In this scenario, we believe it would be worth to focus the attention on a peculiar stromal cell population that has been recently identified in human skin and other tissues/organs, the telocytes.6 Telocytes, also referred to as CD34-positive stromal cells, possess extremely long prolongations with distinct ultrastructural features (telopodes).6 These cells form a complex 3D stromal meshwork establishing a multitude of intercellular contacts with a variety of cell types.6 The peculiar morphology, spatial distribution and ability to release different kinds of extracellular vesicles make telocytes increasingly interesting regulators of intercellular signalling in the coordination of tissue morphogenesis during development and maintenance of local tissue homeostasis in post-natal life.6 In addition, structural changes in telocyte networks have been recently reported in different disorders.7 In the skin in physiologic conditions, telocytes constitute an extensive scaffold-like cellular network which compartmentalises the dermal connective tissue (figure 1).8 9 In both the upper papillary and lower reticular dermis, telocyets intimately surround the vessels and the skin adnexa and establish numerous intercellular communications with neighbour cell types, such as fibroblasts and mast cells (figure 1).9 Recently, we have shown that clinically involved SSc skin displays a progressive disruption of the dermal network of telocytes up to almost their complete loss in the advanced/fibrotic cutaneous disease stage (figure 1).9 In SSc, the impairment of the telocyte network has also been shown in fibrotic lesions of the lung, the myocardium and the gastric wall.10 On this evidence, we suggested that the telocyte loss might play a relevant role in SSc pathogenesis by favouring the dysregulation of intercellular signalling mechanisms that control the fibroblast/myofibroblast activity and contributing to the progressive loss of the normal tissue structure.9 10 At the moment, the protocols for selective telocyte purification are still at an early stage and more work is needed to definitively establish primary cultures. When this will be, telocytes cultured in vitro could represent an added value to improve the reliably building of vascularised human skin equivalents as suitable models for SSc translational research.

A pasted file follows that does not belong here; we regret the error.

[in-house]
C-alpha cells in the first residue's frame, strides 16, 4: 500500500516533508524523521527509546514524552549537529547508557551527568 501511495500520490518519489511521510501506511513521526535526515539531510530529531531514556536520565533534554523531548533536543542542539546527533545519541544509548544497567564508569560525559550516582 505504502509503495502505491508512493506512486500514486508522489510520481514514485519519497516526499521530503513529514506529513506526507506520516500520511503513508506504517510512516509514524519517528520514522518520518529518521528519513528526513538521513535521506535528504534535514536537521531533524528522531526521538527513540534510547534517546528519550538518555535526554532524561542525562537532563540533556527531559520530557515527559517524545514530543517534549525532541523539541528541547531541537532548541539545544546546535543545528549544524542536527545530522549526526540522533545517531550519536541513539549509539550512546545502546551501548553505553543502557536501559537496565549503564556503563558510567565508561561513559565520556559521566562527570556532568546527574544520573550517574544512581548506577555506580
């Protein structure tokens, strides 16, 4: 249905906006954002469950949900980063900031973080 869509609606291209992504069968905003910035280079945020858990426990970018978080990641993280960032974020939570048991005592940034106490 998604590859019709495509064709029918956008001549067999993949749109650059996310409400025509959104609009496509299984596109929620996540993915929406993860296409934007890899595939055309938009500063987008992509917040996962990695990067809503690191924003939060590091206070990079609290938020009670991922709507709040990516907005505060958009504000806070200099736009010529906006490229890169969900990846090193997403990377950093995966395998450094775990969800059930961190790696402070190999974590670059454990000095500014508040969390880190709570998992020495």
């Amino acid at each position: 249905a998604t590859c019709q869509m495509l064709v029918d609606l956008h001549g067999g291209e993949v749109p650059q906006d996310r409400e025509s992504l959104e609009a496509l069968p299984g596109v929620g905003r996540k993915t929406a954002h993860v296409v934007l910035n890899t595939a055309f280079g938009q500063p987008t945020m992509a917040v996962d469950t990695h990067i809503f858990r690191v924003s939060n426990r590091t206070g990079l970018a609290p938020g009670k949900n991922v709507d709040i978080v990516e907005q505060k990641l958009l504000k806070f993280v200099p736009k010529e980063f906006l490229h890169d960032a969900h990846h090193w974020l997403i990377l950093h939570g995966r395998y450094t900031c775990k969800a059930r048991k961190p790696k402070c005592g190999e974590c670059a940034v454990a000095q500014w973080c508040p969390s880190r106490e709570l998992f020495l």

Contributors MM and MM-C have completely drafted and finalised the manuscript.
Funding The authors have not declared a specific grant for this research from any funding agency in the public, commercial or not-for-profit sectors.
Competing interests None declared.
Patient consent for publication Not required.
Provenance and peer review Not commissioned; internally peer reviewed.